“We’re learning from our previous efforts and we’re striving to use technology and available resources to tell dynamic stories that surprise, question, confront, delight and entertain our audience,” Hupp said. “And, we’re looking for plays that are uniquely suited to our time and our situation right now.”
Of the plays originally scheduled for the current season, Hupp said he expects to produce “Our Town” and Kyle Bass’ “salt/city/blues” in the 2021/2022 season. No definite plans have been set for Dipika Guha’s comedy “Yoga Play,” but Hupp said a future production remains possible.
“Twilight: Los Angeles, 1992”
By Anna Deavere Smith
Directed by Steve H. Broadnax III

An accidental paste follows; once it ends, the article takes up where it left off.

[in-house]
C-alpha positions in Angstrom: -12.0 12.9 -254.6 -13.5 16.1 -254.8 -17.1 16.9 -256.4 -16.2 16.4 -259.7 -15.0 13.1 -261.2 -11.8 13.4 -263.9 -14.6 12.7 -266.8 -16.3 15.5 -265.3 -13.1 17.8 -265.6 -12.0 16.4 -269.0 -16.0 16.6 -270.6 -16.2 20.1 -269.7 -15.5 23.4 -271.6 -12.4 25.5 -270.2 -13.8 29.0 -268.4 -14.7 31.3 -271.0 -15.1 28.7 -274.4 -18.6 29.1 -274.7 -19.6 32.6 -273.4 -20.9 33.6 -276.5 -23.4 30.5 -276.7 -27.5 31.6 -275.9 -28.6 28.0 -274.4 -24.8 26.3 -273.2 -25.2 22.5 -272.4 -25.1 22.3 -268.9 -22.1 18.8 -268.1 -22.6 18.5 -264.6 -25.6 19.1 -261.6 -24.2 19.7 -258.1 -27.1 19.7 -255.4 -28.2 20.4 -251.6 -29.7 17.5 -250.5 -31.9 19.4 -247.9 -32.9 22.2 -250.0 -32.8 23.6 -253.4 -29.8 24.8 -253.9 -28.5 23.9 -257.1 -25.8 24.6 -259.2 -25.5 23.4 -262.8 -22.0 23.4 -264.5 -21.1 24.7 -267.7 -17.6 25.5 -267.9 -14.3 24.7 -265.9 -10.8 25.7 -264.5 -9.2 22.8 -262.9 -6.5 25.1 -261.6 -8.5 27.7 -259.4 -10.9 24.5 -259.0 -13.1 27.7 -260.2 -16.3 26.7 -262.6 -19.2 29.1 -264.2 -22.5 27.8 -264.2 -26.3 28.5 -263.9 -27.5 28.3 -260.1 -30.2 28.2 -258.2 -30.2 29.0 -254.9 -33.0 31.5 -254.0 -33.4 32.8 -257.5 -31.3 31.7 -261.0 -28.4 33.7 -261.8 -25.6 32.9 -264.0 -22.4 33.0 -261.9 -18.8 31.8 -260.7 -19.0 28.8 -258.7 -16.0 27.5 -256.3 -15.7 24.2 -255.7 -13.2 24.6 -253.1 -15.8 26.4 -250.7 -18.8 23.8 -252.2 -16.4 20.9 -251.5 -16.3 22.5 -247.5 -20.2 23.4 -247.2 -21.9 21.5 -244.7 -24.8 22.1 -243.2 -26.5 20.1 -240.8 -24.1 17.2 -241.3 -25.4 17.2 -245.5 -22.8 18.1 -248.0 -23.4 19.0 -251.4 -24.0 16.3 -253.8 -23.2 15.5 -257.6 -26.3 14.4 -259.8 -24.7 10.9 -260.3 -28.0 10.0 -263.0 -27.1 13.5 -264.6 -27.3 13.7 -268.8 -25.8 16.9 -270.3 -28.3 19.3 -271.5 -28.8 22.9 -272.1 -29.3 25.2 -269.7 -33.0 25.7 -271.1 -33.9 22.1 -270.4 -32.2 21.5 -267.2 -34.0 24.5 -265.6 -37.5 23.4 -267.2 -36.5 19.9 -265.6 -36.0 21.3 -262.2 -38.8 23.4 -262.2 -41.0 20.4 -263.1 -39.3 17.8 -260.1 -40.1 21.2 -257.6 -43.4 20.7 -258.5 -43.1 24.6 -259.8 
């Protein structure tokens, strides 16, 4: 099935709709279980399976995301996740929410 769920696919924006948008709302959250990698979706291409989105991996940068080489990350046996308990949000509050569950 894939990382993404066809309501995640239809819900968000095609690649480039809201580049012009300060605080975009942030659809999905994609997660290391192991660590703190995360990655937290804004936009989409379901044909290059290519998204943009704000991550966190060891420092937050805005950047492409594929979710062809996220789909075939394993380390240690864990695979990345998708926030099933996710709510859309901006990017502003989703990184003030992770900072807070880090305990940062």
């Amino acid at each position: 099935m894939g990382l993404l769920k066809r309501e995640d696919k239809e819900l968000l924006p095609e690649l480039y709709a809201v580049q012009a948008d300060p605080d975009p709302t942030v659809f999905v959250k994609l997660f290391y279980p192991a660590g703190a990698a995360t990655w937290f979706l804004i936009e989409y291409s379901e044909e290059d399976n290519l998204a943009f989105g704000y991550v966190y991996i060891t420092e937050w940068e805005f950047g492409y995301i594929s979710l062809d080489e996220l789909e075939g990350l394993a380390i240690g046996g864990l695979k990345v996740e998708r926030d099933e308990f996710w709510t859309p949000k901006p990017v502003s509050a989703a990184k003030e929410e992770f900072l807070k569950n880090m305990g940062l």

Available on demand Feb. 3 – 14
Created and originally performed in 1993 by Anna Deveare Smith, “Twilight: Los Angeles, 1992” is a stunning and insightful work of documentary theatre and a tour de force experience. On March 3, 1991, a 26-year-old Black man named Rodney King was brutally beaten by officers of the Los Angeles police department. The incident was caught on tape, the first of long line of disturbingly similar videos to go viral. The four officers involved were charged with assault and excessive use of force. A year later they were acquitted by a mostly white jury in the nearby suburb of Simi Valley where the trial had been moved. News of the acquittal set off five days of unrest in South Central Los Angeles, which left 63 dead, 2,000 injured, 9,500 arrested and $1 billion in property damages. “Twilight: Los Angeles, 1992” is Smith’s artistic response to these traumatic events. Using more than 300 interviews, Smith creates a mosaic of four dozen characters to ruthlessly probe issues of race and class that set Los Angeles ablaze almost 30 years ago and continue to plague our nation today.